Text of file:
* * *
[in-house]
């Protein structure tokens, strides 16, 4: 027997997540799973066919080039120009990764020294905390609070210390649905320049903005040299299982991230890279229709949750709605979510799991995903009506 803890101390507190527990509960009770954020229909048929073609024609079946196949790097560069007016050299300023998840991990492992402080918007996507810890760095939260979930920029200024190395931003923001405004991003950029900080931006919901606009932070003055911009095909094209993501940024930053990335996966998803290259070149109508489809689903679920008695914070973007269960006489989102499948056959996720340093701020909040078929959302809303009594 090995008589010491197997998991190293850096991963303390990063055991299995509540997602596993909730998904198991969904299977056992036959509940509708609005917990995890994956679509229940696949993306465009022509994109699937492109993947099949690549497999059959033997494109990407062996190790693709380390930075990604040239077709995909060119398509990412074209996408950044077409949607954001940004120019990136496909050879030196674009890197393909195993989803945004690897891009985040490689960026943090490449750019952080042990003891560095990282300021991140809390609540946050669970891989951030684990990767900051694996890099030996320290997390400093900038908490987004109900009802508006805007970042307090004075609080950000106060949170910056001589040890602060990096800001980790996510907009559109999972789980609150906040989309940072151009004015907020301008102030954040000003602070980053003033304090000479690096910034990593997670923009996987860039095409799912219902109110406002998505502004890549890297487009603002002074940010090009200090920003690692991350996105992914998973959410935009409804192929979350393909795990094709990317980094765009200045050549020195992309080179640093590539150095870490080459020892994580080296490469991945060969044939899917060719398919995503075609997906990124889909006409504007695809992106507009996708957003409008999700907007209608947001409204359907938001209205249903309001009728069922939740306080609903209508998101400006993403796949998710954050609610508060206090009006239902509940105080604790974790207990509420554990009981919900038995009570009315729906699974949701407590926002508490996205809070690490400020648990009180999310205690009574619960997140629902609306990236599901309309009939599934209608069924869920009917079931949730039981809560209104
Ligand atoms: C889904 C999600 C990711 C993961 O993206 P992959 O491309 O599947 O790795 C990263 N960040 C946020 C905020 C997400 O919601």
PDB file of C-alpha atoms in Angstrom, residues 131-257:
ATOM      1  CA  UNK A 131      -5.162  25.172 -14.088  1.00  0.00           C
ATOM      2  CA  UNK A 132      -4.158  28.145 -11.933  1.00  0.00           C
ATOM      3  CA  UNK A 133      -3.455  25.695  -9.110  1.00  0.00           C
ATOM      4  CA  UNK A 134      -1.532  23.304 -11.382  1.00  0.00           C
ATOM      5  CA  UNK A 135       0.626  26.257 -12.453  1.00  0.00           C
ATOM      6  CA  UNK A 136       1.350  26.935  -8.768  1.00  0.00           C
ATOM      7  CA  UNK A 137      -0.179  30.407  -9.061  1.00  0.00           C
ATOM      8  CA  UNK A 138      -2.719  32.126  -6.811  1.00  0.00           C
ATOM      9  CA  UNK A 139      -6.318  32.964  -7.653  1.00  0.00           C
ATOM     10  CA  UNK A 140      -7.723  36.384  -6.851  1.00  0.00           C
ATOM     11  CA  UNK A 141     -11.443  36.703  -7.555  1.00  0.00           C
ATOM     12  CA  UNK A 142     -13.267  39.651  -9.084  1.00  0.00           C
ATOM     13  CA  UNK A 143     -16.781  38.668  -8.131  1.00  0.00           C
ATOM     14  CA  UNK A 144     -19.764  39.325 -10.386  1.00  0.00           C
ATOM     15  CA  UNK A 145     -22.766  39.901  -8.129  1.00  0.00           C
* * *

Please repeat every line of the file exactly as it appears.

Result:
[in-house]
């Protein structure tokens, strides 16, 4: 027997997540799973066919080039120009990764020294905390609070210390649905320049903005040299299982991230890279229709949750709605979510799991995903009506 803890101390507190527990509960009770954020229909048929073609024609079946196949790097560069007016050299300023998840991990492992402080918007996507810890760095939260979930920029200024190395931003923001405004991003950029900080931006919901606009932070003055911009095909094209993501940024930053990335996966998803290259070149109508489809689903679920008695914070973007269960006489989102499948056959996720340093701020909040078929959302809303009594 090995008589010491197997998991190293850096991963303390990063055991299995509540997602596993909730998904198991969904299977056992036959509940509708609005917990995890994956679509229940696949993306465009022509994109699937492109993947099949690549497999059959033997494109990407062996190790693709380390930075990604040239077709995909060119398509990412074209996408950044077409949607954001940004120019990136496909050879030196674009890197393909195993989803945004690897891009985040490689960026943090490449750019952080042990003891560095990282300021991140809390609540946050669970891989951030684990990767900051694996890099030996320290997390400093900038908490987004109900009802508006805007970042307090004075609080950000106060949170910056001589040890602060990096800001980790996510907009559109999972789980609150906040989309940072151009004015907020301008102030954040000003602070980053003033304090000479690096910034990593997670923009996987860039095409799912219902109110406002998505502004890549890297487009603002002074940010090009200090920003690692991350996105992914998973959410935009409804192929979350393909795990094709990317980094765009200045050549020195992309080179640093590539150095870490080459020892994580080296490469991945060969044939899917060719398919995503075609997906990124889909006409504007695809992106507009996708957003409008999700907007209608947001409204359907938001209205249903309001009728069922939740306080609903209508998101400006993403796949998710954050609610508060206090009006239902509940105080604790974790207990509420554990009981919900038995009570009315729906699974949701407590926002508490996205809070690490400020648990009180999310205690009574619960997140629902609306990236599901309309009939599934209608069924869920009917079931949730039981809560209104
Ligand atoms: C889904 C999600 C990711 C993961 O993206 P992959 O491309 O599947 O790795 C990263 N960040 C946020 C905020 C997400 O919601």
PDB file of C-alpha atoms in Angstrom, residues 131-257:
ATOM      1  CA  UNK A 131      -5.162  25.172 -14.088  1.00  0.00           C
ATOM      2  CA  UNK A 132      -4.158  28.145 -11.933  1.00  0.00           C
ATOM      3  CA  UNK A 133      -3.455  25.695  -9.110  1.00  0.00           C
ATOM      4  CA  UNK A 134      -1.532  23.304 -11.382  1.00  0.00           C
ATOM      5  CA  UNK A 135       0.626  26.257 -12.453  1.00  0.00           C
ATOM      6  CA  UNK A 136       1.350  26.935  -8.768  1.00  0.00           C
ATOM      7  CA  UNK A 137      -0.179  30.407  -9.061  1.00  0.00           C
ATOM      8  CA  UNK A 138      -2.719  32.126  -6.811  1.00  0.00           C
ATOM      9  CA  UNK A 139      -6.318  32.964  -7.653  1.00  0.00           C
ATOM     10  CA  UNK A 140      -7.723  36.384  -6.851  1.00  0.00           C
ATOM     11  CA  UNK A 141     -11.443  36.703  -7.555  1.00  0.00           C
ATOM     12  CA  UNK A 142     -13.267  39.651  -9.084  1.00  0.00           C
ATOM     13  CA  UNK A 143     -16.781  38.668  -8.131  1.00  0.00           C
ATOM     14  CA  UNK A 144     -19.764  39.325 -10.386  1.00  0.00           C
ATOM     15  CA  UNK A 145     -22.766  39.901  -8.129  1.00  0.00           C